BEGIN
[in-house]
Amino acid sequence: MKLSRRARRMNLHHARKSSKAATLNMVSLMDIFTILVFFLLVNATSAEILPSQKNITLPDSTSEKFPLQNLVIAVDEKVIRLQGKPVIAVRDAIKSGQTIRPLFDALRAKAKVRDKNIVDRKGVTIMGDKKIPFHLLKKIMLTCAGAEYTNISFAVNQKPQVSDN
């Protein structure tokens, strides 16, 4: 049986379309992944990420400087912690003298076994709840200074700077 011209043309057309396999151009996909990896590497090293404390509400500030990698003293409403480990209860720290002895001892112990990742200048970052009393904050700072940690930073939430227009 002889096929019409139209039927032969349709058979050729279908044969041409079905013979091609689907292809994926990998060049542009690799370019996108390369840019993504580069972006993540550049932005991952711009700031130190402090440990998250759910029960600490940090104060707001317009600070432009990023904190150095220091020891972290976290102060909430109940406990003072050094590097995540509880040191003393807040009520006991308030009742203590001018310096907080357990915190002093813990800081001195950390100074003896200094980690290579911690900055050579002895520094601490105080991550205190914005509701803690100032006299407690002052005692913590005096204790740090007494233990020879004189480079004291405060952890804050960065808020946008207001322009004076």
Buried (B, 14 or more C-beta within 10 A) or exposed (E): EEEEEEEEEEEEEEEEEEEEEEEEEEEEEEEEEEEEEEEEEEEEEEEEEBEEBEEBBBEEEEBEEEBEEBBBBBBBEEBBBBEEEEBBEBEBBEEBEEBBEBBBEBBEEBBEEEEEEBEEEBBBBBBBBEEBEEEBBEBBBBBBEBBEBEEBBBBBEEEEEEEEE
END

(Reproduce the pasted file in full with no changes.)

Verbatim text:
[in-house]
Amino acid sequence: MKLSRRARRMNLHHARKSSKAATLNMVSLMDIFTILVFFLLVNATSAEILPSQKNITLPDSTSEKFPLQNLVIAVDEKVIRLQGKPVIAVRDAIKSGQTIRPLFDALRAKAKVRDKNIVDRKGVTIMGDKKIPFHLLKKIMLTCAGAEYTNISFAVNQKPQVSDN
């Protein structure tokens, strides 16, 4: 049986379309992944990420400087912690003298076994709840200074700077 011209043309057309396999151009996909990896590497090293404390509400500030990698003293409403480990209860720290002895001892112990990742200048970052009393904050700072940690930073939430227009 002889096929019409139209039927032969349709058979050729279908044969041409079905013979091609689907292809994926990998060049542009690799370019996108390369840019993504580069972006993540550049932005991952711009700031130190402090440990998250759910029960600490940090104060707001317009600070432009990023904190150095220091020891972290976290102060909430109940406990003072050094590097995540509880040191003393807040009520006991308030009742203590001018310096907080357990915190002093813990800081001195950390100074003896200094980690290579911690900055050579002895520094601490105080991550205190914005509701803690100032006299407690002052005692913590005096204790740090007494233990020879004189480079004291405060952890804050960065808020946008207001322009004076």
Buried (B, 14 or more C-beta within 10 A) or exposed (E): EEEEEEEEEEEEEEEEEEEEEEEEEEEEEEEEEEEEEEEEEEEEEEEEEBEEBEEBBBEEEEBEEEBEEBBBBBBBEEBBBBEEEEBBEBEBBEEBEEBBEBBBEBBEEBBEEEEEEBEEEBBBBBBBBEEBEEEBBEBBBBBBEBBEBEEBBBBBEEEEEEEEE